Friday, December 11, 2009

My Faves

Sometimes it's handy to have lists. Here are some of my favorite people, books, and ideas. I'll work on this as I have time.

Mark Twain - The first and last word in American literature. Hilarious, skeptical, and thought provoking. Among my favorites are A Connecticut Yankee in King Arthur's Court, Fenimore Cooper's Literary Offenses, The Innocents Abroad, Huckleberry Finn, and Letters from the Earth.

Carl Sagan - I love the PBS Series Cosmos, and the book The Demon-Haunted World.

His Dark Materials, a trilogy of fantasy novels by Philip Pullman.

Dr. Seuss. He can provide great moral lessons using simple rhyming language and wonderful illustrations. The Sneetches, The Lorax, The Butter Battle Book, Yertle the Turtle, and others.

The Hubble Ultra Deep field in 3D.

TED talks.
Globe Forum.

Wednesday, October 21, 2009

Question Boldly, Mr. Jefferson

When I was in college, I gained a strong appreciation for Thomas Jefferson, and the role he played in the development of American notions of liberty. The Declaration of Independence and the Virginia Statute for Religious Freedom are perhaps the two most critical documents of the American Revolution. They established, at that point in time, an entirely new relationship between the state and the individual.

I was always fascinated by Jefferson's religious views, and how his lack of faith in the Christian God shaped his perspective on morality and liberty. The Jefferson Bible, formally known as The Life and Morals of Jesus of Nazareth, is a version of the Bible with most of the supernatural and spiritual elements removed. It offers an amazing insight into Jefferson's religious notions, and how he viewed the life of Jesus as noteworthy, but not divine.

Among his numerable quotes regarding religious belief, I find a paragraph regarding religion in a letter written to his nephew, Peter Carr, August 10, 1787, to be extremely enlightening:

Your reason is now mature enough to examine this object. In the first place, divest yourself of all bias in favor of novelty & singularity of opinion. Indulge them in any other subject rather than that of religion. It is too important, and the consequences of error may be too serious. On the other hand, shake off all the fears & servile prejudices, under which weak minds are servilely crouched. Fix reason firmly in her seat, and call to her tribunal every fact, every opinion. Question with boldness even the existence of a God; because, if there be one, he must more approve of the homage of reason, than that of blindfolded fear.

Jefferson encourages us to read the Bible as if it were a history from Tacitus or Livy, which I did myself during my sophomore year at UT. It's been a fascinating ride ever since.

Thursday, October 8, 2009

Basava Premanand

Basava Premanand wrote a final letter declaring his non-belief in gods or the afterlife. He felt it necessary because so many "godmen" have claimed death-bed confessions for non-believers, Albert Einstein among the more notable.

His life is one about which I'm interested in learning more. Being a rationalist in the midst of a very spiritualistic India could make for a compelling biography.

Friday, August 14, 2009

The Atheist Experience: Jonathan Park and the Mind Pathetically Misled: a rant

The Atheist Experience: Jonathan Park and the Mind Pathetically Misled: a rant: "This is why we fight. Minds are at stake. Somewhere in the world is a student who will go on to cure AIDS, extend human life expectancy, and solve other ills that befall us, and that student will have to understand evolution. Creationists fear this, and want this destroyed at all costs. Religion doesn't care what destruction it leaves in its wake, as long as it comes out on top in the end."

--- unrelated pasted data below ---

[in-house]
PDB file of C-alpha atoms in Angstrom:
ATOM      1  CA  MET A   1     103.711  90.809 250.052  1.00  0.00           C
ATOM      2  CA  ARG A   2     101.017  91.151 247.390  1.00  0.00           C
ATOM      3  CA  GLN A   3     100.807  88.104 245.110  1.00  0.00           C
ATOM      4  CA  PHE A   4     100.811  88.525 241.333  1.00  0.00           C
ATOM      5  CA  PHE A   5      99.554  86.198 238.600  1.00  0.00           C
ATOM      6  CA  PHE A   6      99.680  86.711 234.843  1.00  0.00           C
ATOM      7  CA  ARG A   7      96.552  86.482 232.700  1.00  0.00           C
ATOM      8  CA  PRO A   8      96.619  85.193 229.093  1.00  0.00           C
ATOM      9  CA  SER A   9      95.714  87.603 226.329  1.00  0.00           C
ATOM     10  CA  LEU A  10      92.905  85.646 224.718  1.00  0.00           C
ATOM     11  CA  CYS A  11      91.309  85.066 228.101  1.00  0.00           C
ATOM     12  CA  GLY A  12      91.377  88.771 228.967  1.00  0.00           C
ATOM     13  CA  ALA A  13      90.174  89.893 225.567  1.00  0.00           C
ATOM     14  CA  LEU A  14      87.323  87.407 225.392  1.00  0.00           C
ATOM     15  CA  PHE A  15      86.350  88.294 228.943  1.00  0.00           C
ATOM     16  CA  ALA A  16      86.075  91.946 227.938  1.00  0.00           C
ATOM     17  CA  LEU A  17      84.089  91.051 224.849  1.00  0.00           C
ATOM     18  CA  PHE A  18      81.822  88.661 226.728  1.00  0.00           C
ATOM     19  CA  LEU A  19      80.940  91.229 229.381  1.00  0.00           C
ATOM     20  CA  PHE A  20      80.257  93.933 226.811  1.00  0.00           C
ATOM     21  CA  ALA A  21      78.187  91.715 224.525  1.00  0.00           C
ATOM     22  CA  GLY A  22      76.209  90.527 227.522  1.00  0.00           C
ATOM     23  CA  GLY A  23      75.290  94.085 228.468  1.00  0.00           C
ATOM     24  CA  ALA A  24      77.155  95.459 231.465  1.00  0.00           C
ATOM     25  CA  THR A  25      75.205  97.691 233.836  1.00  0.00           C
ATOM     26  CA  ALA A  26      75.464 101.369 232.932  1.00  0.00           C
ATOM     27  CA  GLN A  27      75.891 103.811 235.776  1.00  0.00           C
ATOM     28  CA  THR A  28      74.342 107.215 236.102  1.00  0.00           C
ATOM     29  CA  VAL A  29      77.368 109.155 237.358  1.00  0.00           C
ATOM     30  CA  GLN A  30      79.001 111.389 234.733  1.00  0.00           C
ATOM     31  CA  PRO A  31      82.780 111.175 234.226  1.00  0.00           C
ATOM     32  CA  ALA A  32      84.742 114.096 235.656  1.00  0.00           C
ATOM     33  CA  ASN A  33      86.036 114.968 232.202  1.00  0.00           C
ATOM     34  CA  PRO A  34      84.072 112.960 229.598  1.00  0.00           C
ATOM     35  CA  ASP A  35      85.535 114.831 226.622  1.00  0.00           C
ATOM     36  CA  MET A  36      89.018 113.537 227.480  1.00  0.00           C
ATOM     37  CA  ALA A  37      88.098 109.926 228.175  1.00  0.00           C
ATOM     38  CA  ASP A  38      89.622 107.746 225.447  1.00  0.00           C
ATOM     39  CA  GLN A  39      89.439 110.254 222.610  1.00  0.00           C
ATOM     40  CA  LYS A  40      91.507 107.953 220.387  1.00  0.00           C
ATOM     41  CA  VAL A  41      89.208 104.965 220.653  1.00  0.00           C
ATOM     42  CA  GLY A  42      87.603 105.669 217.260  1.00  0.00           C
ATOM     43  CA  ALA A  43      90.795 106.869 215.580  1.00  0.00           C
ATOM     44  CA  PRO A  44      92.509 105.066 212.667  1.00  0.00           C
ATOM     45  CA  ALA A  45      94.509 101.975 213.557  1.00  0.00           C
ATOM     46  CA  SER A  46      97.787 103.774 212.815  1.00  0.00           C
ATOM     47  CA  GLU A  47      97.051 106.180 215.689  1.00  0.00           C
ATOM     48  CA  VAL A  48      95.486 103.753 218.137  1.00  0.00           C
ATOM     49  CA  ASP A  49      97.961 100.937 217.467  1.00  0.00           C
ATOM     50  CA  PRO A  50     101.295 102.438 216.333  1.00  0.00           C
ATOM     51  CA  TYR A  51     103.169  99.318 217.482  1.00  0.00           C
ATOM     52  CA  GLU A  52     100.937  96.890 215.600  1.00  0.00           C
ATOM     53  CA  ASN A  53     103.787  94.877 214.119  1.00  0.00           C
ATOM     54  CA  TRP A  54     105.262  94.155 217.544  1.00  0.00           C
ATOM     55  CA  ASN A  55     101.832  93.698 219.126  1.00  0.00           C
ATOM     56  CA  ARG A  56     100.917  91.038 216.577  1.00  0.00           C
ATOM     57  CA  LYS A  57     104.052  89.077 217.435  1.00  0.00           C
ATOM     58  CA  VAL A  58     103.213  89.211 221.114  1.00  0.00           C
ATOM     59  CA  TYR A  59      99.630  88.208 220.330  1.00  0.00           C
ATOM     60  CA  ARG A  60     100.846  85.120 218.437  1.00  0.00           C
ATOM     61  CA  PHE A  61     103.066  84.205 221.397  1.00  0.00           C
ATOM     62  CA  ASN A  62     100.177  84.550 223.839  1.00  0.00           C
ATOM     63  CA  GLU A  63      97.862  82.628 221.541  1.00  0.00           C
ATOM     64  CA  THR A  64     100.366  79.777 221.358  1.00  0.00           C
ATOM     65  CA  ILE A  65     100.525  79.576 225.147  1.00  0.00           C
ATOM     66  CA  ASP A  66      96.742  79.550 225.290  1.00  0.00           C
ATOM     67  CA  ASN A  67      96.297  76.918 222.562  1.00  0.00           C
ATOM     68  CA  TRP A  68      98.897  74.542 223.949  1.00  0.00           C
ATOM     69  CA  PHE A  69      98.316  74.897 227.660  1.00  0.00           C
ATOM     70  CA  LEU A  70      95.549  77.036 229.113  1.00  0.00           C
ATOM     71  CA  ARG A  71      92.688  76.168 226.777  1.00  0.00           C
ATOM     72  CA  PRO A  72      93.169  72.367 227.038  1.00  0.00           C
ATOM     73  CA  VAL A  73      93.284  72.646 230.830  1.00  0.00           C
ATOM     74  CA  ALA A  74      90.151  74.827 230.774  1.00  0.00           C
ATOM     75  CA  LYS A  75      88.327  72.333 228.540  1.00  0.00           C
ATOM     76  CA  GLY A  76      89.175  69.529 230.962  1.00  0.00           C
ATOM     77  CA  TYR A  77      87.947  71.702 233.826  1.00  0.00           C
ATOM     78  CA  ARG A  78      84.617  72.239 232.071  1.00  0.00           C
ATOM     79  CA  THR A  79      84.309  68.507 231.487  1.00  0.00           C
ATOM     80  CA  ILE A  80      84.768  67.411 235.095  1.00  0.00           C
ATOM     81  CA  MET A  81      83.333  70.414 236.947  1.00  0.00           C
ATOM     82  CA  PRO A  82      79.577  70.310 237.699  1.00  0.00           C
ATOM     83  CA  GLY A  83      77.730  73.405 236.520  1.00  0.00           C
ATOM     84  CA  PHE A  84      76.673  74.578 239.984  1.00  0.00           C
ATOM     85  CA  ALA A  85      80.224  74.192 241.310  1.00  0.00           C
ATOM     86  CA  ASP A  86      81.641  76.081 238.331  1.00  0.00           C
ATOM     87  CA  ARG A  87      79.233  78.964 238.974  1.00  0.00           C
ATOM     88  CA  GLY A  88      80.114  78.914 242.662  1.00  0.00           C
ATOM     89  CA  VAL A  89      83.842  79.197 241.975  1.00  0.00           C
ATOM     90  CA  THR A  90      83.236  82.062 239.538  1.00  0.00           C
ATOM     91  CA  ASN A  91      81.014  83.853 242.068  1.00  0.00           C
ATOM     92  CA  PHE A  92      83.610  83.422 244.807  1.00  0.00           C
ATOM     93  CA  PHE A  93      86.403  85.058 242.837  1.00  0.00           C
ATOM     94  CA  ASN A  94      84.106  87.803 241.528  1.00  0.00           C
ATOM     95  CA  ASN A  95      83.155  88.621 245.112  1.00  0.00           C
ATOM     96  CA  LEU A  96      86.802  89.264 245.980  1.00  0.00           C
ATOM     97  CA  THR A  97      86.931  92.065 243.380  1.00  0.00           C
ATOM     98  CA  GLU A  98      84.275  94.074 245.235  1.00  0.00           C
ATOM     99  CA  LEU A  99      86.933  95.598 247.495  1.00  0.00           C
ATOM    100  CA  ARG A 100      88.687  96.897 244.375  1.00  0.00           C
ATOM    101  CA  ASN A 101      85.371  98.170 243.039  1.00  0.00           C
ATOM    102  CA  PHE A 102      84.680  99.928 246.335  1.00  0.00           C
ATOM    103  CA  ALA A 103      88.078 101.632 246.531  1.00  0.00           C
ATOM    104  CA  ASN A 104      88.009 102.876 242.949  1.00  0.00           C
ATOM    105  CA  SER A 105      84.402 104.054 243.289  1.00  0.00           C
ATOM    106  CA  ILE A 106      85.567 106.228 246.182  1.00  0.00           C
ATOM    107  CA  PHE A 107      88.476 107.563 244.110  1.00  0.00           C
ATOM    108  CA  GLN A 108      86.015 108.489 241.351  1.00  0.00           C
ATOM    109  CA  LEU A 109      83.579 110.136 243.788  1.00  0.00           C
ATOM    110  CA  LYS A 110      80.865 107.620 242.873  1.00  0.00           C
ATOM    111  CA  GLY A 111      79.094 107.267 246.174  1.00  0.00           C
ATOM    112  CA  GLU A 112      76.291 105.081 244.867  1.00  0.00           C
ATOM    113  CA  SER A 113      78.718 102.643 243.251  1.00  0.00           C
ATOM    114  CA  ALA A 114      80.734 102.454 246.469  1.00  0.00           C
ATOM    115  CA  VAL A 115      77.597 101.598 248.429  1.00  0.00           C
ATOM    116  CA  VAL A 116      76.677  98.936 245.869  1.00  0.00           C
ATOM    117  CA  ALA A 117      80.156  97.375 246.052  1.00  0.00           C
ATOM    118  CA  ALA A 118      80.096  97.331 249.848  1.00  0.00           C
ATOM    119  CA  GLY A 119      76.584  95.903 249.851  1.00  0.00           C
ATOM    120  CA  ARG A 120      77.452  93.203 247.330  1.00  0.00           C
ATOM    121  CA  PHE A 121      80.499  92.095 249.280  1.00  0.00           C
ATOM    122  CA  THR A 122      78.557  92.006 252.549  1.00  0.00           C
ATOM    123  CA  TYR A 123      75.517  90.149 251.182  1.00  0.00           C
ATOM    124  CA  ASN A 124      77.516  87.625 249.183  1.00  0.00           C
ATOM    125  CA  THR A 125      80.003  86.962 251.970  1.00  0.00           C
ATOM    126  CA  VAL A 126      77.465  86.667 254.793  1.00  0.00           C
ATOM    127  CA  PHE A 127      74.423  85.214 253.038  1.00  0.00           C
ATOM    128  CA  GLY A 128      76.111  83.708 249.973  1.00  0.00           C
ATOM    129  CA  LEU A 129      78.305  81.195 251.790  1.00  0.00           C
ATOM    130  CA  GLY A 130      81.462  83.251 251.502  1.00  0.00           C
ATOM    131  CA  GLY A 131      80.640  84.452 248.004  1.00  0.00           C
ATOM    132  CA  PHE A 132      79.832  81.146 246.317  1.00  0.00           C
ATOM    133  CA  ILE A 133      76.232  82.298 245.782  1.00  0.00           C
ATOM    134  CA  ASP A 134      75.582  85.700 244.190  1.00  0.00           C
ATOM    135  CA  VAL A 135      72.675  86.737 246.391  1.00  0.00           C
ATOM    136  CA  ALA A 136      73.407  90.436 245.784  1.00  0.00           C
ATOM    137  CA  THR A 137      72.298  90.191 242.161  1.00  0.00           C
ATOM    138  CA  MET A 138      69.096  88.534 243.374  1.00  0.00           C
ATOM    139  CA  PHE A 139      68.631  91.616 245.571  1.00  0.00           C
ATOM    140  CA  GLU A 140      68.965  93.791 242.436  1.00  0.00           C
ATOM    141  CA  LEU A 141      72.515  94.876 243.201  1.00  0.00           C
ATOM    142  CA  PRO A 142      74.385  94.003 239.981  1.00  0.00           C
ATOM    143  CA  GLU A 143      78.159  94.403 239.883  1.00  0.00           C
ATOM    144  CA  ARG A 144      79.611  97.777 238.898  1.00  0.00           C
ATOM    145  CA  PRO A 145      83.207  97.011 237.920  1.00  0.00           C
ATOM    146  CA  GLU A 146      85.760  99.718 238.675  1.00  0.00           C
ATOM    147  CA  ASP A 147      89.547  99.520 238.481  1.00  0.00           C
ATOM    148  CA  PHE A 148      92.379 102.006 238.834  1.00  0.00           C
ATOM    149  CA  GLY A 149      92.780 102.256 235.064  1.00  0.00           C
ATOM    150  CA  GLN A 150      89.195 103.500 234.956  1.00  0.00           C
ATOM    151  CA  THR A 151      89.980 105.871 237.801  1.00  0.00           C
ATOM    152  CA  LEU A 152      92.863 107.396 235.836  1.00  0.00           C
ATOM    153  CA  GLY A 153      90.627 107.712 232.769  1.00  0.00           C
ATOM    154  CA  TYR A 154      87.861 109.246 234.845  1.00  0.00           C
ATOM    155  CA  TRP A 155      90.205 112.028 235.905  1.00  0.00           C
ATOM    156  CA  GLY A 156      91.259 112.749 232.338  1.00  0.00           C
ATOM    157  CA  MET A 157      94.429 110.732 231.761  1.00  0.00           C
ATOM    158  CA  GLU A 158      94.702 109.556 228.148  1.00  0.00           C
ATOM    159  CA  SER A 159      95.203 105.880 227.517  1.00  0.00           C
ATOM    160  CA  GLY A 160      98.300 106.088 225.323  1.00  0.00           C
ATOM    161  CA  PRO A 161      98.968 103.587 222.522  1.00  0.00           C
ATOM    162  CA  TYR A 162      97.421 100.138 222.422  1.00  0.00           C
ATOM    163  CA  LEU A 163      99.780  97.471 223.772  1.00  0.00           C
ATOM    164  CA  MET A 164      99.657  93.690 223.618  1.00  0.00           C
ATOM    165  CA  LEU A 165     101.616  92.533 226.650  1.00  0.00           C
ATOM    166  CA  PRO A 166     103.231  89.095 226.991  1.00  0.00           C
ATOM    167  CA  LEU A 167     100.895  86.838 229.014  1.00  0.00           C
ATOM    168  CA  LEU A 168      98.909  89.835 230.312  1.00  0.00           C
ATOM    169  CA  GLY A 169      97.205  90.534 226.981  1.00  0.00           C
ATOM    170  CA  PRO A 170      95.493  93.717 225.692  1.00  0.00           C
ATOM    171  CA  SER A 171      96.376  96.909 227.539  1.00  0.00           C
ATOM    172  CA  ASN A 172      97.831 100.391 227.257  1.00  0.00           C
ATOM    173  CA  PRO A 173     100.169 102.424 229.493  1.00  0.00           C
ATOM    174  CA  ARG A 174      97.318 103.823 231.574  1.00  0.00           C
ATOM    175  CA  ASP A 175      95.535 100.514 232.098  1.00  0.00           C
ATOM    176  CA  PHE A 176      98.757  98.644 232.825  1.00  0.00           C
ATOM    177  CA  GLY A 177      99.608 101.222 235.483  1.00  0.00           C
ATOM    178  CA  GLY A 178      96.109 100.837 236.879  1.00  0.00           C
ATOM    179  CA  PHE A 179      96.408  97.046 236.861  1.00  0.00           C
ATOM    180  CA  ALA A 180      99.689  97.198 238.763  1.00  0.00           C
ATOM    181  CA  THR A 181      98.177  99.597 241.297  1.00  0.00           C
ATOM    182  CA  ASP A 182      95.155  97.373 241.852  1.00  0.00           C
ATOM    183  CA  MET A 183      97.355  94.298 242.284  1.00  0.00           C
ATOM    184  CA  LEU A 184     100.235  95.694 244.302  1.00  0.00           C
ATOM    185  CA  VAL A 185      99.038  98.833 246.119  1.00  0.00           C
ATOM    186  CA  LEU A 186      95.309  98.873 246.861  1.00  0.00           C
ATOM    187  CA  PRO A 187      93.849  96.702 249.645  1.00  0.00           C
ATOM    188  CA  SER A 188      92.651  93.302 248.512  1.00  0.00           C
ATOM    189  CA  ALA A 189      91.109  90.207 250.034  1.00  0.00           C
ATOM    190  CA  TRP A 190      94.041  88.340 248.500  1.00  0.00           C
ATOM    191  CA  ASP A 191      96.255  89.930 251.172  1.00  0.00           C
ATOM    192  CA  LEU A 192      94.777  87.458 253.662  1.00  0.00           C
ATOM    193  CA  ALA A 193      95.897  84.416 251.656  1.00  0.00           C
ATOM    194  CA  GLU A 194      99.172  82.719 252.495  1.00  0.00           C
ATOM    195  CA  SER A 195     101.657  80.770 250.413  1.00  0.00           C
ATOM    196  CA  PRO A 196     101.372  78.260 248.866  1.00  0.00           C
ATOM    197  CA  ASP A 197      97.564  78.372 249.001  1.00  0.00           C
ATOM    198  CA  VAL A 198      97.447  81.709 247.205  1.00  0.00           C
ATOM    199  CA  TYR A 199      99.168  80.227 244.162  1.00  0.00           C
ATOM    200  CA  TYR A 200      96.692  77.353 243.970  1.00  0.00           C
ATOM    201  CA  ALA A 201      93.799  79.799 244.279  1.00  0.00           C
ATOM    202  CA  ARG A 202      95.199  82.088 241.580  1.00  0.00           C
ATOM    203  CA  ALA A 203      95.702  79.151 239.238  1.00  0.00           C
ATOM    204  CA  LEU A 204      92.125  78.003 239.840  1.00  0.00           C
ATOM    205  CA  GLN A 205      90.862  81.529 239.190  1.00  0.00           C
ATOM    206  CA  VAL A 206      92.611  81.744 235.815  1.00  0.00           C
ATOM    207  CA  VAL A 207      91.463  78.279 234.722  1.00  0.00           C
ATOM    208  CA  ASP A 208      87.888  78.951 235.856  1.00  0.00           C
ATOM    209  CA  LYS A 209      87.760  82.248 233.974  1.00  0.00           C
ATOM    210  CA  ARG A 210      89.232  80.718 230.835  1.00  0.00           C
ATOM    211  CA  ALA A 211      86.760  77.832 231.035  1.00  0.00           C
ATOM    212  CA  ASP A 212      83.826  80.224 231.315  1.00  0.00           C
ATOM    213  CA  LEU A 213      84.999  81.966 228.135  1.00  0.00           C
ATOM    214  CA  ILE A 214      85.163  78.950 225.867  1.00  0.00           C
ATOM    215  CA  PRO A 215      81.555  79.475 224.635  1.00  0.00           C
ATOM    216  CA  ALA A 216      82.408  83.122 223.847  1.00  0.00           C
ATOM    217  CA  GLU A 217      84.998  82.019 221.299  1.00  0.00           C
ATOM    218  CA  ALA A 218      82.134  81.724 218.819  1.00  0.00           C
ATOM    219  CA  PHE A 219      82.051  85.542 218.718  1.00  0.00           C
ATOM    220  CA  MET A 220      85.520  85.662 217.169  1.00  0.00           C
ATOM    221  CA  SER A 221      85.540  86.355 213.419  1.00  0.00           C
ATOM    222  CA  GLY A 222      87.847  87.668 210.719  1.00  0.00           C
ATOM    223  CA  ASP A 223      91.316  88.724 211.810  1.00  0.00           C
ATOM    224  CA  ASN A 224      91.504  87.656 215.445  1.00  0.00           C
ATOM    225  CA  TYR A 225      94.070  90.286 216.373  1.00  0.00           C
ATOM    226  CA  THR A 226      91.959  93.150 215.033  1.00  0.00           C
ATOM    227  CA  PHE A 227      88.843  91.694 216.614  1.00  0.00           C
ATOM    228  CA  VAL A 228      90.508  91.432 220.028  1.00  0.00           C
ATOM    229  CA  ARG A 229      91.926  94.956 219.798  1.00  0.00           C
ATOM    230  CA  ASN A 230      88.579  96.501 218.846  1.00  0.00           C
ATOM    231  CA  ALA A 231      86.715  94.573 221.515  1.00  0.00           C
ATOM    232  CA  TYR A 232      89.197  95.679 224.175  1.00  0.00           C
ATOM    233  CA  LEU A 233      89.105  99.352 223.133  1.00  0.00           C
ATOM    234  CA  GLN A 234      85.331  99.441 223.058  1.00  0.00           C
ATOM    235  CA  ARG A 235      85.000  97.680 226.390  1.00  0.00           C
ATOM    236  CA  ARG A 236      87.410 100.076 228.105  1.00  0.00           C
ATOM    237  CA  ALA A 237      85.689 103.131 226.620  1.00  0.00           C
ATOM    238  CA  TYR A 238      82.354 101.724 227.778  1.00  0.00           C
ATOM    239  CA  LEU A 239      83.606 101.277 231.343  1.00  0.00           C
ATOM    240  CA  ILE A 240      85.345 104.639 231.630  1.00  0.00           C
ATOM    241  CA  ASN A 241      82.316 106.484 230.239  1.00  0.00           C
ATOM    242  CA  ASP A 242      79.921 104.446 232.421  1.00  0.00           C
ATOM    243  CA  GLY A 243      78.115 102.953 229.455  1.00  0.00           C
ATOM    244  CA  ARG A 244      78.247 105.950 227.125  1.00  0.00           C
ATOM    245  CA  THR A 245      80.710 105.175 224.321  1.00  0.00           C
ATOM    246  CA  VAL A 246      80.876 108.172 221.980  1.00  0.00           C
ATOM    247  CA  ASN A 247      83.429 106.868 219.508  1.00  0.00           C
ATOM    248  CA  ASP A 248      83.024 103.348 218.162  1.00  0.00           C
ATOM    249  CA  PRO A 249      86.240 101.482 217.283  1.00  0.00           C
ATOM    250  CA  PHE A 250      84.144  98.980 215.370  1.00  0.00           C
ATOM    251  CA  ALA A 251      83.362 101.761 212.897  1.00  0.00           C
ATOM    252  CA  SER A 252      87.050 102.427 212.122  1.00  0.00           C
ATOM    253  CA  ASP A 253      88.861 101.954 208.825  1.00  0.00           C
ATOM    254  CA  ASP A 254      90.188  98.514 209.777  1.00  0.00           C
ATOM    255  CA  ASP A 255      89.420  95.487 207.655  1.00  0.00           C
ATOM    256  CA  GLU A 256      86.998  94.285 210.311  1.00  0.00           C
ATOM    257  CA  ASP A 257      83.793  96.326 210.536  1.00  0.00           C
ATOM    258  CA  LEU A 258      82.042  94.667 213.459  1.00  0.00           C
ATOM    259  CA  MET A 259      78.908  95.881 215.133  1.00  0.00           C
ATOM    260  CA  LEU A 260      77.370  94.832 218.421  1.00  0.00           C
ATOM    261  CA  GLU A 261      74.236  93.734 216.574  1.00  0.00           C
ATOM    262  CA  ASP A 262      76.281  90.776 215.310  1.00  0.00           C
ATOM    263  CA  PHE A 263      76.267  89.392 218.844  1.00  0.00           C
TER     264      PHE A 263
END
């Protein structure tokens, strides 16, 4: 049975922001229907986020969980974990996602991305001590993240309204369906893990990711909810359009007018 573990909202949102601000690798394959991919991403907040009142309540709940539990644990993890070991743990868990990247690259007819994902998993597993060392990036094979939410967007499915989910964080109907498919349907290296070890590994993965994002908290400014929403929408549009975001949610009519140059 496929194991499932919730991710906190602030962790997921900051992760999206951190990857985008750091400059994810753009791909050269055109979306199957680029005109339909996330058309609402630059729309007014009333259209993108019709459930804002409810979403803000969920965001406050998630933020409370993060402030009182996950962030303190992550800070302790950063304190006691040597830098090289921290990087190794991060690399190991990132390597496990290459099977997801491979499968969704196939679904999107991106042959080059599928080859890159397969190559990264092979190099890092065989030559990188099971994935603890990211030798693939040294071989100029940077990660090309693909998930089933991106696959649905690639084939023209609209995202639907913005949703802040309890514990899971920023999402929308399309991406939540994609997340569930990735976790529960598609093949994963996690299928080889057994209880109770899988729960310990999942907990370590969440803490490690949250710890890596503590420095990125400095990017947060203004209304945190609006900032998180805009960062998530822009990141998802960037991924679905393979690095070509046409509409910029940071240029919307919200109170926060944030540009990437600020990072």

Tuesday, July 7, 2009

Believe what you want, but don't force it on me

Religious people have every right to believe and worship and live according to their faith, as long as their actions do not harm others. However, these people cannot force others to believe their myths or obey their religious tenets. It's as simple as that.

PZ Myers blogged about a story that illustrates the point effectively. The short version is that a journalist in Israel was attacked for reporting on a story about a parking lot that would remain open on the Shabbot. She was attacked because she herself wasn't observing the Shabbot, even though she wasn't Jewish.

PZ's opinion here is much like my own:

This is something too many religious people fail to understand — you can practice your religion, other people can practice their religion, but you don't get to tell other people that they must practice your religion. If your crazy superstition says you aren't allowed to push a button on a certain day of the week, then don't. If your old myths claim that your god turns into a cracker when the right ritual is carried out, go ahead and believe that. If your dogma dictates that you should visit a certain magic rock before you die, then go ahead, make your pilgrimage.

But excuse us, everyone who doesn't have these wacky ideas has a perfect right to push the button, disrespect your cracker, or stay home and skip the crowds…and we also have the right to point and laugh at you.

Wednesday, June 3, 2009

A shocking statistic

Today I ran across one of the most interesting pieces of Biblical scholarship that I've ever seen. Steve Wells at
Dwindling in Unbelief has tallied up all of God's killings and massacres enumerated in the Bible. The total? 2,301,427.

This jaw-dropping number would be even higher if he included massacres that are unnumbered (such as the slaughter of the Midianites that I mentioned in my earlier post).

He is also retelling all of the stories of God's killings. It's a most extraordinary exercise.

Wednesday, May 20, 2009

Credulity vs. Skepticism

The perspective from which we evaluate claims of truth is a major factor in our view of the world. Claims about the existence of (or immediate experience with) extraterrestrials, bigfoot, paranormal abilities, and gods are met with an immediate reaction.

From one side, the credulous accept these claims at face value. On the other hand, skeptics don't believe such claims without evidence.

Is your first reaction to believe such claims, or to ask questions? Which is the better position? Is it better to believe something that isn't true, or to disbelieve some truth? I think this question is critical in determining how we perceive the world aroud us.